IRS Whistleblower Program
How To File An IRS Whistleblower Claim
Protection From Employer Retaliation
Over the past year, the Internal Revenue Service (IRS) made 179 award payments to individual citizens who blew the whistle on tax fraud. These awards totaled $36,144,926. The awards paid to whistleblowers generally range between 15 to 30 percent of the proceeds collected and attributable to their information. Section 7623 of the Internal Revenue Code outlines the framework for whistleblower awards:
(a) In General
The Secretary, under regulations prescribed by the Secretary, is authorized to pay such sums as he deems necessary for—
(1) detecting underpayments of tax, or
(2) detecting and bringing to trial and punishment persons guilty of violating the internal revenue laws or conniving at the same,
in cases where such expenses are not otherwise provided for by law. Any amount payable under the preceding sentence shall be paid from the proceeds of amounts collected by reason of the information provided, and any amount so collected shall be available for such payments.
(b) Awards to Whistleblowers
(1) In General
If the Secretary proceeds with any administrative or judicial action described in subsection (a) based on information brought to the Secretary’s attention by an individual, such individual shall, subject to paragraph (2), receive as an award at least 15 percent but not more than 30 percent of the proceeds collected as a result of the action (including any related actions) or from any settlement in response to such action (determined without regard to whether such proceeds are available to the Secretary). The determination of the amount of such award by the Whistleblower Office shall depend upon the extent to which the individual substantially contributed to such action.
Section 7623(b) incorporates various other rules and criteria with respect to whistleblower claims, such as requiring that the information: (1) relate to a tax noncompliance matter in which the tax, penalties, interest, additions to tax, and additional proceeds in dispute exceed $2,000,000; and (2) relate to a taxpayer, and for individual taxpayers only, one whose gross income exceeds $200,000 for at least one of the tax years in question.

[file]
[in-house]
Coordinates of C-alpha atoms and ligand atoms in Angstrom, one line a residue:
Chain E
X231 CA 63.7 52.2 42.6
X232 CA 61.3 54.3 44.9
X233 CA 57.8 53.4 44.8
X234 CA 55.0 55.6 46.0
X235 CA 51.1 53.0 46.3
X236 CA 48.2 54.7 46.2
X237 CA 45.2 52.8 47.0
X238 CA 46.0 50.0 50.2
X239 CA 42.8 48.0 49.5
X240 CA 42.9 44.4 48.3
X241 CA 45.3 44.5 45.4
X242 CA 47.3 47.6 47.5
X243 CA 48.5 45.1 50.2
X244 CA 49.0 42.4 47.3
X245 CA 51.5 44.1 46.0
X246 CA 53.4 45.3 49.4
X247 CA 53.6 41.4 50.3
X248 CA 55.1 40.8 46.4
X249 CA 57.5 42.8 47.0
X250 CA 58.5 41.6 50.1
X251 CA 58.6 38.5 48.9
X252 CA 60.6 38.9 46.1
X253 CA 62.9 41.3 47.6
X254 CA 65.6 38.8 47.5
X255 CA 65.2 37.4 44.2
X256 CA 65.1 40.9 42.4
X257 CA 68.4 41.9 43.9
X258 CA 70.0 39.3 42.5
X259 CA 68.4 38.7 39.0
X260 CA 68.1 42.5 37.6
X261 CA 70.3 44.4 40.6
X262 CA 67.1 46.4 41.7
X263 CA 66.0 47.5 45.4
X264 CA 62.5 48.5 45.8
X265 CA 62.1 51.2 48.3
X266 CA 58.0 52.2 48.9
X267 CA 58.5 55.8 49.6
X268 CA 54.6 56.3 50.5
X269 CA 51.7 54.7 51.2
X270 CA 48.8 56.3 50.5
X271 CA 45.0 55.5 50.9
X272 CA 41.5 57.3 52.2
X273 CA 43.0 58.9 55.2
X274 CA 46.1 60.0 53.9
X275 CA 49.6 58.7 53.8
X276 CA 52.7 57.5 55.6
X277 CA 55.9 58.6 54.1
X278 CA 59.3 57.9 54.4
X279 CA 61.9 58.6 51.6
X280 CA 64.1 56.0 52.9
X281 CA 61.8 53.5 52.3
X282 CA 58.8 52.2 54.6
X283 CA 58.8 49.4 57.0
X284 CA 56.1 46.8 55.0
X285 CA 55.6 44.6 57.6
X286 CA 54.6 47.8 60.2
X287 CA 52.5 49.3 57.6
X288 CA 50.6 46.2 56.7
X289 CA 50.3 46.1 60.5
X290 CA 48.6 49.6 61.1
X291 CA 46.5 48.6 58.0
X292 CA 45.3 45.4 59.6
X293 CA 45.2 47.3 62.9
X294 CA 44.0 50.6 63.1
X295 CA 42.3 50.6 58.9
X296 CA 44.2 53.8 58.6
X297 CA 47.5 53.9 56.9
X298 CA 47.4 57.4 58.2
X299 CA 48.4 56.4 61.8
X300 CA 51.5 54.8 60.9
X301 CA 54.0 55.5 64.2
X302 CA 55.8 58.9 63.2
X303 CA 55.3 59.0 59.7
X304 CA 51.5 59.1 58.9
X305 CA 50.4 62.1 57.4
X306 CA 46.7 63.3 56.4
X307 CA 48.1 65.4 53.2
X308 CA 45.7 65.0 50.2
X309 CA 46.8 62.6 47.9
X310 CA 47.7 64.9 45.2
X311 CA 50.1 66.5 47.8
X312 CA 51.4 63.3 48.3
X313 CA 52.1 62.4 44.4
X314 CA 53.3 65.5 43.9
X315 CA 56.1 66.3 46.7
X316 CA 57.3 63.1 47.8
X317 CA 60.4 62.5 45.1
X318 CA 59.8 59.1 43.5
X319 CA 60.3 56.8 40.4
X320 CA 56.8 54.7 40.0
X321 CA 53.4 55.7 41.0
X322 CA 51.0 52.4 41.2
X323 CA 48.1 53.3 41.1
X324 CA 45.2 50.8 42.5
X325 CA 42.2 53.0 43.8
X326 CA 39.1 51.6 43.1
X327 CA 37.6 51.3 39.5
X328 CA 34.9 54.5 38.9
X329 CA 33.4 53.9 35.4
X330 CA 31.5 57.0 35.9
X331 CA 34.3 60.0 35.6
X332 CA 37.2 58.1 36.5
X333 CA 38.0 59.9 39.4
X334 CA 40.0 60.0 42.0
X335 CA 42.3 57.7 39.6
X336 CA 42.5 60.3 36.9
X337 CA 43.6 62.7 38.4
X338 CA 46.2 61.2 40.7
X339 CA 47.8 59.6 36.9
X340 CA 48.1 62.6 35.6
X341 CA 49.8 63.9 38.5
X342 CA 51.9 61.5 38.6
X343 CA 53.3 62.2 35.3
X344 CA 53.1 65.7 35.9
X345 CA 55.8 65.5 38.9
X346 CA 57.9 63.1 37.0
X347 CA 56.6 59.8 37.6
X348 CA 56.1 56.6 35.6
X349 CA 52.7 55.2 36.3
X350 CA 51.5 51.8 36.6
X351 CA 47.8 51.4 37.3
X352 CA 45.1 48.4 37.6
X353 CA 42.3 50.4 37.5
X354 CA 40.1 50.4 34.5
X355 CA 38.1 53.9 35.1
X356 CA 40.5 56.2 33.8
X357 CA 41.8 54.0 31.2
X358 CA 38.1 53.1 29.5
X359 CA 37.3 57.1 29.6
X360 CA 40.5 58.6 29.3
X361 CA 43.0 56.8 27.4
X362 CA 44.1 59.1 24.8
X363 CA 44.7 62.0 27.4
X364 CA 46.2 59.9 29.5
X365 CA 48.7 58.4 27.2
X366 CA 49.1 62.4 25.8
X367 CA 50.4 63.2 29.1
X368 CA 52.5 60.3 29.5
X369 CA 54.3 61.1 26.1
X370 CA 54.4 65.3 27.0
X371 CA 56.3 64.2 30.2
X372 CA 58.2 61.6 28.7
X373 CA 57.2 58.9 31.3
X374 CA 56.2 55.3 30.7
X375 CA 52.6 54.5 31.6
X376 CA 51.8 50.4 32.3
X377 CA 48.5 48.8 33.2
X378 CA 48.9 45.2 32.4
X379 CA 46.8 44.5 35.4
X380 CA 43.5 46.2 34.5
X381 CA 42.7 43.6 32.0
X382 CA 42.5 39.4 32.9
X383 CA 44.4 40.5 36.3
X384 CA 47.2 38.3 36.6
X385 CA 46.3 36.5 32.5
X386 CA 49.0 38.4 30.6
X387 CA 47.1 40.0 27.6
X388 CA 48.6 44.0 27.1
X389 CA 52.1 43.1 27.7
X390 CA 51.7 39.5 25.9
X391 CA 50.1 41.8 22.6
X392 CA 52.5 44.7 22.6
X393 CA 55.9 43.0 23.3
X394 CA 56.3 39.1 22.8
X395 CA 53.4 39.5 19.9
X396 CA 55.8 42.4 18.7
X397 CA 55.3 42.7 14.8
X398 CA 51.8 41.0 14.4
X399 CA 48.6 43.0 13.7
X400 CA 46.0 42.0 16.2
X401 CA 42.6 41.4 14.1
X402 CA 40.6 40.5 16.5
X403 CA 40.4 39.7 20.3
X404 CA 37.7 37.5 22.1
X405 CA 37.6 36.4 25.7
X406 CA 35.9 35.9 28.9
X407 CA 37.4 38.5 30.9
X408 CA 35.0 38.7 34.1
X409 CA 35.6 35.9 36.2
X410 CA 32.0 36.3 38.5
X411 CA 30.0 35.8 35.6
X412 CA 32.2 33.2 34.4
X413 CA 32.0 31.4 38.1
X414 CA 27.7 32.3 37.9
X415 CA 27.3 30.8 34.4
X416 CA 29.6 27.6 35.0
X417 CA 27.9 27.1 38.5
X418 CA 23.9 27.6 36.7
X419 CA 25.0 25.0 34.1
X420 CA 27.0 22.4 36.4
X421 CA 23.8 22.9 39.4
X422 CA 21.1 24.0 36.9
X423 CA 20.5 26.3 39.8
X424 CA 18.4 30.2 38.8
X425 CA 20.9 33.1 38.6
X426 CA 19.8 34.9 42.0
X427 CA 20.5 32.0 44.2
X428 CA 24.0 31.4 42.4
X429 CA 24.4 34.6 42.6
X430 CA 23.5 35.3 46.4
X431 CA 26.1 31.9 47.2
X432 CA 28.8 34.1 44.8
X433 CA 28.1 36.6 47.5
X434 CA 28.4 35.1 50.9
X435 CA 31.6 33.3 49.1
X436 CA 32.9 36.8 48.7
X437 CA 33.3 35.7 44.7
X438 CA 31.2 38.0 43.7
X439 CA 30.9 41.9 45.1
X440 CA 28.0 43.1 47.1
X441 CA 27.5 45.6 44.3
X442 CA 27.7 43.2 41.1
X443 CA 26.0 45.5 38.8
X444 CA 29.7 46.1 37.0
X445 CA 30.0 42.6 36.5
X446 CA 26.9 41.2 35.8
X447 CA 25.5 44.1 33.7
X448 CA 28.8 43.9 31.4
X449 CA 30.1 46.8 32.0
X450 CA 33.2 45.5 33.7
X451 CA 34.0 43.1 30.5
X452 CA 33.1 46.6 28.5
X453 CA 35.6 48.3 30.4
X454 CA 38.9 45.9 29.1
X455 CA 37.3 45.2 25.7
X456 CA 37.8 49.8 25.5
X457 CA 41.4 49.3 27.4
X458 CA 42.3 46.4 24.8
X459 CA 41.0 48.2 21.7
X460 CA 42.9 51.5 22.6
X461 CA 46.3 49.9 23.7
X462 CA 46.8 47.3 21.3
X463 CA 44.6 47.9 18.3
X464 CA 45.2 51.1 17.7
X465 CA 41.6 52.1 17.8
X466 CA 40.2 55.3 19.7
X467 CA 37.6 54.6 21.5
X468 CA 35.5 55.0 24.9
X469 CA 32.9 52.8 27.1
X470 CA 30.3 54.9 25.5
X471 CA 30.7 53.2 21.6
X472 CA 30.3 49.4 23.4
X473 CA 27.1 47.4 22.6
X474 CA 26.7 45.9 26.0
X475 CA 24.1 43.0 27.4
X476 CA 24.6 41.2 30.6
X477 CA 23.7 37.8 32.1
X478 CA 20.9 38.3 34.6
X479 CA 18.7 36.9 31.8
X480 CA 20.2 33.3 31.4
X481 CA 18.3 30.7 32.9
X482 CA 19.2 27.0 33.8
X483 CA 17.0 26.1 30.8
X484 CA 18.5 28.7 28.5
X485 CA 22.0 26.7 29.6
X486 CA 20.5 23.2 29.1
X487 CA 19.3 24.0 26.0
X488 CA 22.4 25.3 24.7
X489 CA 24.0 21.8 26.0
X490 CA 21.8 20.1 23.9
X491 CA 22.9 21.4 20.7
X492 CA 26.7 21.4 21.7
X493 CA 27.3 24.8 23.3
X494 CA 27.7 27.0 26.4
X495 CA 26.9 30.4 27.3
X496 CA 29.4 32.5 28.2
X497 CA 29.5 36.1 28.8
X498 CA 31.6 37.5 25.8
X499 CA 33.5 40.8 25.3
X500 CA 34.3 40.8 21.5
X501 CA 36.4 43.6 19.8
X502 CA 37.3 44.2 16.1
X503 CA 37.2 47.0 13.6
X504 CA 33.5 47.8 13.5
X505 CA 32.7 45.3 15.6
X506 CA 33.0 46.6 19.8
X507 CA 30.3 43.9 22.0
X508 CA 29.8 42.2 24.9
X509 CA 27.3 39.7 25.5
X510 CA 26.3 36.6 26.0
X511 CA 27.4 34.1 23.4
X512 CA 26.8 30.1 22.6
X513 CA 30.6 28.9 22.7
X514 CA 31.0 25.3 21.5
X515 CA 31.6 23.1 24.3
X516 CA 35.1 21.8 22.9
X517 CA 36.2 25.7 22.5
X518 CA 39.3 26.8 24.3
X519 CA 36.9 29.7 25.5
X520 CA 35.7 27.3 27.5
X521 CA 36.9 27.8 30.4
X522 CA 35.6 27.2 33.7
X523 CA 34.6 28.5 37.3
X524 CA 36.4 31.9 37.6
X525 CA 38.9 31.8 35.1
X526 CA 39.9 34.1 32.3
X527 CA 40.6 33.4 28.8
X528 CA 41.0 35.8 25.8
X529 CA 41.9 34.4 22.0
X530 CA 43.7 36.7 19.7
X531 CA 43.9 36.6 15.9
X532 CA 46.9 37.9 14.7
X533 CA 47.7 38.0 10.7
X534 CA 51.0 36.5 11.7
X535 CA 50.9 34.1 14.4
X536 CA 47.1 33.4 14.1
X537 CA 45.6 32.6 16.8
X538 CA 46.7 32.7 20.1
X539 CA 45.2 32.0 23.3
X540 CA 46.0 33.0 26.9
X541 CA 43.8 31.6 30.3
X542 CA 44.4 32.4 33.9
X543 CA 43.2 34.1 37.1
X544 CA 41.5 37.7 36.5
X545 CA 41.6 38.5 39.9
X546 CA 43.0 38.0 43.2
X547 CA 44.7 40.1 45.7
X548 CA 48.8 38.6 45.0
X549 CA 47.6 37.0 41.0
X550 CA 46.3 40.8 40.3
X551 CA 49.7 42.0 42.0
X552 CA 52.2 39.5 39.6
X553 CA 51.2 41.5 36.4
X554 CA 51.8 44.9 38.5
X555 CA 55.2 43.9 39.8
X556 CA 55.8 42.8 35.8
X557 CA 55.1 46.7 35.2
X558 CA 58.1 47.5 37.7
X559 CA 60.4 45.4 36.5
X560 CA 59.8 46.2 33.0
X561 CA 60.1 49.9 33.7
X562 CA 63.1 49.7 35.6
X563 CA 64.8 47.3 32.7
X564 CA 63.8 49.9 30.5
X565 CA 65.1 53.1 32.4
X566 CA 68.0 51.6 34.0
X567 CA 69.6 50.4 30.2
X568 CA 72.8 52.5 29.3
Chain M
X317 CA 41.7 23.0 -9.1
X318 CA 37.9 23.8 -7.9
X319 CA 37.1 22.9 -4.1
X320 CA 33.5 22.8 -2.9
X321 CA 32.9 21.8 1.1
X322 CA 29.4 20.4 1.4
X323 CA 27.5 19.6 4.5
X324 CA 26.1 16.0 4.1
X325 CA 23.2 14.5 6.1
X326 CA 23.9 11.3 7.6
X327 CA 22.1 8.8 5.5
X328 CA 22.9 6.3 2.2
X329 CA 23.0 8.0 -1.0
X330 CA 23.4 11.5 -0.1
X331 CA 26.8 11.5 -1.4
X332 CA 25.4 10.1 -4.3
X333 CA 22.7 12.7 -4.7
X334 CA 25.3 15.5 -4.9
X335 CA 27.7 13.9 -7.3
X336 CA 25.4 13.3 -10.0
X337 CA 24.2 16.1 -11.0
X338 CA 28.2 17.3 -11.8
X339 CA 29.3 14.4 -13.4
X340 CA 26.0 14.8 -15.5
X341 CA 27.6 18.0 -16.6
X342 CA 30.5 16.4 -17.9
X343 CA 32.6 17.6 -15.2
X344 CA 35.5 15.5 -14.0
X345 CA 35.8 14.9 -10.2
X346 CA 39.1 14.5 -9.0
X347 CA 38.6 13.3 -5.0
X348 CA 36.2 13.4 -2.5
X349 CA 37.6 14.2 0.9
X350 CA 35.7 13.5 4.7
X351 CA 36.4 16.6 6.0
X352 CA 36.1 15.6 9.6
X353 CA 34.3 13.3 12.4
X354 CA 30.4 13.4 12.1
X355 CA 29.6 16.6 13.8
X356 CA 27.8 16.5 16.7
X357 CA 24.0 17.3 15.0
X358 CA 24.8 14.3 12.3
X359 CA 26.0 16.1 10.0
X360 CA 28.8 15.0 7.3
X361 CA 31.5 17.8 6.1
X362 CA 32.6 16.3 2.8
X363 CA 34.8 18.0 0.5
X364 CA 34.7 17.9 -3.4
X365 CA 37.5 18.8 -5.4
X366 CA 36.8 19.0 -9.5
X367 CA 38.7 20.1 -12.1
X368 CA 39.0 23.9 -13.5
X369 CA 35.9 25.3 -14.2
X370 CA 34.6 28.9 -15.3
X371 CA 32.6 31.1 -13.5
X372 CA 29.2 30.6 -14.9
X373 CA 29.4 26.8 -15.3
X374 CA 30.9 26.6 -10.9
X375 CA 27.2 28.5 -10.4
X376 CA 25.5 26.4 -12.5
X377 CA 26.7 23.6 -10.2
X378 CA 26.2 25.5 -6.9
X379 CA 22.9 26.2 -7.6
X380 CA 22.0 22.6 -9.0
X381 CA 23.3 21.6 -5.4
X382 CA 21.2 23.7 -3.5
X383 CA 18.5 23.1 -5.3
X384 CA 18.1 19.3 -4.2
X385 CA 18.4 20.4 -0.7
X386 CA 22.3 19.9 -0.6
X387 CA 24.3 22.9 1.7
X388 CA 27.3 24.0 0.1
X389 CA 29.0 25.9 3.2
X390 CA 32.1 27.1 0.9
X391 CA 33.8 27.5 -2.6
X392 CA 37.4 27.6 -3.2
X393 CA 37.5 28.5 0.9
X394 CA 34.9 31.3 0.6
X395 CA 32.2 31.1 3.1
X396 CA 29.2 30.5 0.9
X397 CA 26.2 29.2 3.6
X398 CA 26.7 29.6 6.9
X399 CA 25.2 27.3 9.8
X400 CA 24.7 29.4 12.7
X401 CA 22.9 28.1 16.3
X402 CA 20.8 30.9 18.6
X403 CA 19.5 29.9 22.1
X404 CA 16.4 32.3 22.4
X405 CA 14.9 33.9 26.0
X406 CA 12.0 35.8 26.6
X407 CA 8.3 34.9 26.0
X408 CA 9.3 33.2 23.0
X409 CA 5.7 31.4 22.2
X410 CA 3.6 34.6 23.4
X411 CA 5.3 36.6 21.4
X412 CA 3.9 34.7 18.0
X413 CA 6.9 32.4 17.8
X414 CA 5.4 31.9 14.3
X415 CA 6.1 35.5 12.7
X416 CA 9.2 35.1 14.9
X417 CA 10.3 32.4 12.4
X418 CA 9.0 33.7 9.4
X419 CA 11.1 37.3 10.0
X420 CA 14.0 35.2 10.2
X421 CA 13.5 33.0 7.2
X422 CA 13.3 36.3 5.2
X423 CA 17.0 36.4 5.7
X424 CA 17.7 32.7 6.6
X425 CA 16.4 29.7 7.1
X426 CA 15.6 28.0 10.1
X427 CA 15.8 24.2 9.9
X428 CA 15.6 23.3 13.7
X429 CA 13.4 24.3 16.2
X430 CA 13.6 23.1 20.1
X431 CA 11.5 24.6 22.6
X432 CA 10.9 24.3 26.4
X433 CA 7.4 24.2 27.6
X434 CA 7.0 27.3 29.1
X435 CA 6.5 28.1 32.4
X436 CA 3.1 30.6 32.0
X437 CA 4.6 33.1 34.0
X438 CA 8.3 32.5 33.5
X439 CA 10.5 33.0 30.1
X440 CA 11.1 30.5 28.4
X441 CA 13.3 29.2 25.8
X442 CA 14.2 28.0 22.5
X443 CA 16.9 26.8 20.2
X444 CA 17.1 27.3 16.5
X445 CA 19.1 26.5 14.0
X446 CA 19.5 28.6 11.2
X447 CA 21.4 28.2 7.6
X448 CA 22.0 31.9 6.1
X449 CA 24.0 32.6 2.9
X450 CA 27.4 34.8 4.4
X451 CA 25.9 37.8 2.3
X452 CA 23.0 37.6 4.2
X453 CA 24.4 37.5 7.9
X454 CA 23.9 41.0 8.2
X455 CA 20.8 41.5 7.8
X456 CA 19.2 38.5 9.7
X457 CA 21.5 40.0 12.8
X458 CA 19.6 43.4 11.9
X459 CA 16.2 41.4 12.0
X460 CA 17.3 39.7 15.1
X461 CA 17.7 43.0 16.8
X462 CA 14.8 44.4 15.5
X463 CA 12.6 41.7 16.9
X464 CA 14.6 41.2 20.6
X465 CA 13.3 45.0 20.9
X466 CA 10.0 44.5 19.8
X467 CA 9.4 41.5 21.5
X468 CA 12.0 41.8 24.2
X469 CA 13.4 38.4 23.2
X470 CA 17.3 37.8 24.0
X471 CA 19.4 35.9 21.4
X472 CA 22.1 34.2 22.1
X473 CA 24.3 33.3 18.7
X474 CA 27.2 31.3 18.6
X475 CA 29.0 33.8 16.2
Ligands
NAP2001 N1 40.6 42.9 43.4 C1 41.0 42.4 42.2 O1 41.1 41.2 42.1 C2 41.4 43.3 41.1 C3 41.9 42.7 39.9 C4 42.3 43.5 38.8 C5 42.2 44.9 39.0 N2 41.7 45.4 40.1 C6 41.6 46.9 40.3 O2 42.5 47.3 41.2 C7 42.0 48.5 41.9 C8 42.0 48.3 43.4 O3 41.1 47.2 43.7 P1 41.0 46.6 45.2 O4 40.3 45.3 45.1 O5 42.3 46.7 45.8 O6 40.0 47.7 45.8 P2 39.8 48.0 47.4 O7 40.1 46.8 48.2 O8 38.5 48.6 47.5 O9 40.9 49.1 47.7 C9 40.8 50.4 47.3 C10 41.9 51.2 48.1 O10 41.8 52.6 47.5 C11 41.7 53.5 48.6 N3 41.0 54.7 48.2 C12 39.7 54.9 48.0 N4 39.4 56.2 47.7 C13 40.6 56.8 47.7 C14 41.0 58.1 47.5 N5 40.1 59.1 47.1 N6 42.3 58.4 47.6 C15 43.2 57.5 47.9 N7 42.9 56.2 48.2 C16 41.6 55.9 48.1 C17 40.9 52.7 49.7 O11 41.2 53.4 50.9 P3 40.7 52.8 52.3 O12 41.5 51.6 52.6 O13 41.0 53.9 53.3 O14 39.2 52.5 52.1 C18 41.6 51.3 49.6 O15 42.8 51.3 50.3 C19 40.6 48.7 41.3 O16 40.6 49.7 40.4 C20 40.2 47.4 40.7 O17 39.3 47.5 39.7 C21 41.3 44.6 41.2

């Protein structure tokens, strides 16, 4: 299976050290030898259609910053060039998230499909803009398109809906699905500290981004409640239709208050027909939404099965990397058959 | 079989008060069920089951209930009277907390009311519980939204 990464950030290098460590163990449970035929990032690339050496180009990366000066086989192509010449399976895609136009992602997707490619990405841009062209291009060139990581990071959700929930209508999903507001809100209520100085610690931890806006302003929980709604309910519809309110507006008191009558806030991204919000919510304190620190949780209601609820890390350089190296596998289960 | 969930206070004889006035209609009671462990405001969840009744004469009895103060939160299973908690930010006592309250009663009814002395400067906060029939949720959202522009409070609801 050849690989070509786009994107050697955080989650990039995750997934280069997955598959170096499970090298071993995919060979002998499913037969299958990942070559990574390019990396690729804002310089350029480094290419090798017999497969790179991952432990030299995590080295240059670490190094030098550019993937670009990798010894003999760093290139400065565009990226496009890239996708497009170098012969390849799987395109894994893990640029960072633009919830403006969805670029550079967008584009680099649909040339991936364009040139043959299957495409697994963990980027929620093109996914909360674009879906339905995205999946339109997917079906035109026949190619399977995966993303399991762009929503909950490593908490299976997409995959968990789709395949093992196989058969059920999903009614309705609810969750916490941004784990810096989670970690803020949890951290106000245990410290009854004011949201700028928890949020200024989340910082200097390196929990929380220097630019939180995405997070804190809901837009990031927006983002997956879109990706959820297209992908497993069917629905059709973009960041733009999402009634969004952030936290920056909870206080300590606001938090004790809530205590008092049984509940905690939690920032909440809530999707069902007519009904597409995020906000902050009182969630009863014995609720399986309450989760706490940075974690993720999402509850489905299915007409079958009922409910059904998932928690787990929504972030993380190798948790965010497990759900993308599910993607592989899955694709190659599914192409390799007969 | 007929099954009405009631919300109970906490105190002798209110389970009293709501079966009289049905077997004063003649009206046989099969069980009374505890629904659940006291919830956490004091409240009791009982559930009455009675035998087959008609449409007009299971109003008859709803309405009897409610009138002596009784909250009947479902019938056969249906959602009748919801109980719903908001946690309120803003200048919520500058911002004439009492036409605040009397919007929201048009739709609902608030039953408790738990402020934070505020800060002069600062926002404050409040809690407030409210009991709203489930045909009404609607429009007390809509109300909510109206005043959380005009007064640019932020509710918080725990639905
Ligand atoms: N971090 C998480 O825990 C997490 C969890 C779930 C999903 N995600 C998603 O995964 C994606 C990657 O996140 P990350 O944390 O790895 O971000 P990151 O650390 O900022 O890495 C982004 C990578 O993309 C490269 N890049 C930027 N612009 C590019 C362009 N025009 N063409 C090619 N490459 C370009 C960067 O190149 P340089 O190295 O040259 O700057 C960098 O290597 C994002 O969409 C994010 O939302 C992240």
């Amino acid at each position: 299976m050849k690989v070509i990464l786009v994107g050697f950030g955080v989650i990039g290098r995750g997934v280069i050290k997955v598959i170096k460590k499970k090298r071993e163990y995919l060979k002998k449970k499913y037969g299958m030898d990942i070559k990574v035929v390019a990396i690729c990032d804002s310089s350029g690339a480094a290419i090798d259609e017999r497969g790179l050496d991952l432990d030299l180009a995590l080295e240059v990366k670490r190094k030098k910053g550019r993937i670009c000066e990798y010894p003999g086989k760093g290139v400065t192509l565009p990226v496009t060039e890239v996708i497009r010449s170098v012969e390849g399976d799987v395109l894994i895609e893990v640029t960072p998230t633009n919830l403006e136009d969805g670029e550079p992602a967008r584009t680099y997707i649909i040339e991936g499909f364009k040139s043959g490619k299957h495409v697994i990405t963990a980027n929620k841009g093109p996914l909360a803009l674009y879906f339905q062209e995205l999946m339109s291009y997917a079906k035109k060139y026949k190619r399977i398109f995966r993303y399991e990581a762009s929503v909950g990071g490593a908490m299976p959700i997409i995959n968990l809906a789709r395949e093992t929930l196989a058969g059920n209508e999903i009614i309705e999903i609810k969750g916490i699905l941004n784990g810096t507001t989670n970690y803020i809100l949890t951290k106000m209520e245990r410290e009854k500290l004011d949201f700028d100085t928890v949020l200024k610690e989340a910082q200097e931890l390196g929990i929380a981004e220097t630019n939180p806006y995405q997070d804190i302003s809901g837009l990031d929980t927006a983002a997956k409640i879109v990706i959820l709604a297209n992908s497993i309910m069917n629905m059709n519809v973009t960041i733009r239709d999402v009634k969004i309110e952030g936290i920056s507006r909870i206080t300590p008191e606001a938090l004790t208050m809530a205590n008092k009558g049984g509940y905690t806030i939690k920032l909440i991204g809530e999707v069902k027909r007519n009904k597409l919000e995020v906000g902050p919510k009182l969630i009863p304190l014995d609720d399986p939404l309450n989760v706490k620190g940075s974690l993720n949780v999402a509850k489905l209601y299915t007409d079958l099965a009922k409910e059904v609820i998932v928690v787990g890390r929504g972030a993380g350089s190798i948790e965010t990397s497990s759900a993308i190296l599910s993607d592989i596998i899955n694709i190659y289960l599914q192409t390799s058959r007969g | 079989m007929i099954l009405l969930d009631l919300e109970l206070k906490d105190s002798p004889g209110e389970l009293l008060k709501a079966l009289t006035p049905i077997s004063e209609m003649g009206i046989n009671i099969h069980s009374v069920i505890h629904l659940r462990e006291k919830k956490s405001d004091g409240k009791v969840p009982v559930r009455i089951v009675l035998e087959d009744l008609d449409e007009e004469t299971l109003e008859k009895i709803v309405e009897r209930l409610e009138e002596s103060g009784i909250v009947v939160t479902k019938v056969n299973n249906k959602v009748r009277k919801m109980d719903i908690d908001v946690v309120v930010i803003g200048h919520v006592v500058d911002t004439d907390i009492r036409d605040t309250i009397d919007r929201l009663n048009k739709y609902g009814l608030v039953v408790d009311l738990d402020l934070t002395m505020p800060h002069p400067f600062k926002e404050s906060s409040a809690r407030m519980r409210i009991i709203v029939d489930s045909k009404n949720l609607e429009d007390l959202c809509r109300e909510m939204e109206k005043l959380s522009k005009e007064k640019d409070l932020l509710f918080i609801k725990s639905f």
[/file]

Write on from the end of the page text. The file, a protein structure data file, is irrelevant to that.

If you have credible information of tax fraud in San Francisco or elsewhere in California, call us today at (415)441-8669. Our toll-free number is 1-888-50EVANS (888-503-8267).
Filing a Whistleblower Claim
Individual taxpayers may submit a whistleblower claim to the IRS if they are eligible. The following individuals are ineligible to file a claim:
- An individual who is an employee of the Department of Treasury;
- An individual who obtained the information through the individual’s official duties as an employee of the Federal Government;
- An individual who is or was required by Federal law or regulation to disclose the information or is precluded by Federal law from disclosing the information; or
- An individual who filed a claim for award based on information obtained from an ineligible whistleblower.
If an individual is eligible, he/she may submit Form 211 along with supporting documentation to the IRS Whistleblower Office. IRS whistleblower claims should provide: (a) sufficient, relevant information and supporting documentation; (b) timely information for the IRS to properly act; and (3) information based on firsthand knowledge and/or reliable, documented sources.
Protections Against Retaliation
The IRS prohibits retaliation against whistleblowers. Potential retaliatory actions include an employer’s decision to “discharge, demote, suspend, threaten, harass, or in any other manner discriminate against an employee in the terms and conditions of employment.” A tax whistleblower who suffers such retaliation must file their complaint with the Occupational Safety and Health Administration (OSHA) no later than 180 days after the violation occurred. If the Secretary of Labor has not issued a final decision within 180 days of the filing of the complaint, and there is no showing that such delay is due to the bad faith of the claimant, then the employee may file suit in federal court. If successful before OSHA or the court, the employee is entitled to all relief necessary to make them whole, including reinstatement with the same seniority status that they would have had, but for the reprisal; 200% of the amount of back pay, with interest; 100% of all lost benefits, with interest; and any special damages sustained as a result of the reprisal, including litigation costs, expert witness fees, and attorney fees.
Ingrid M. Evans represents individuals in San Francisco and throughout California with credible, original information of any kind of tax fraud, including offshore tax avoidance measures, and use of foreign corporations and accounts to avoid taxation or the like. Ingrid can be reached at (415) 441-8669, or by email at <a href=”mailto:firstname.lastname@example.org”>email@example.com</a>. Our toll-free number is 1-888-50EVANS (888-503-8267). Ingrid can also represent individuals who have been retaliated against for blowing the whistle on tax fraud.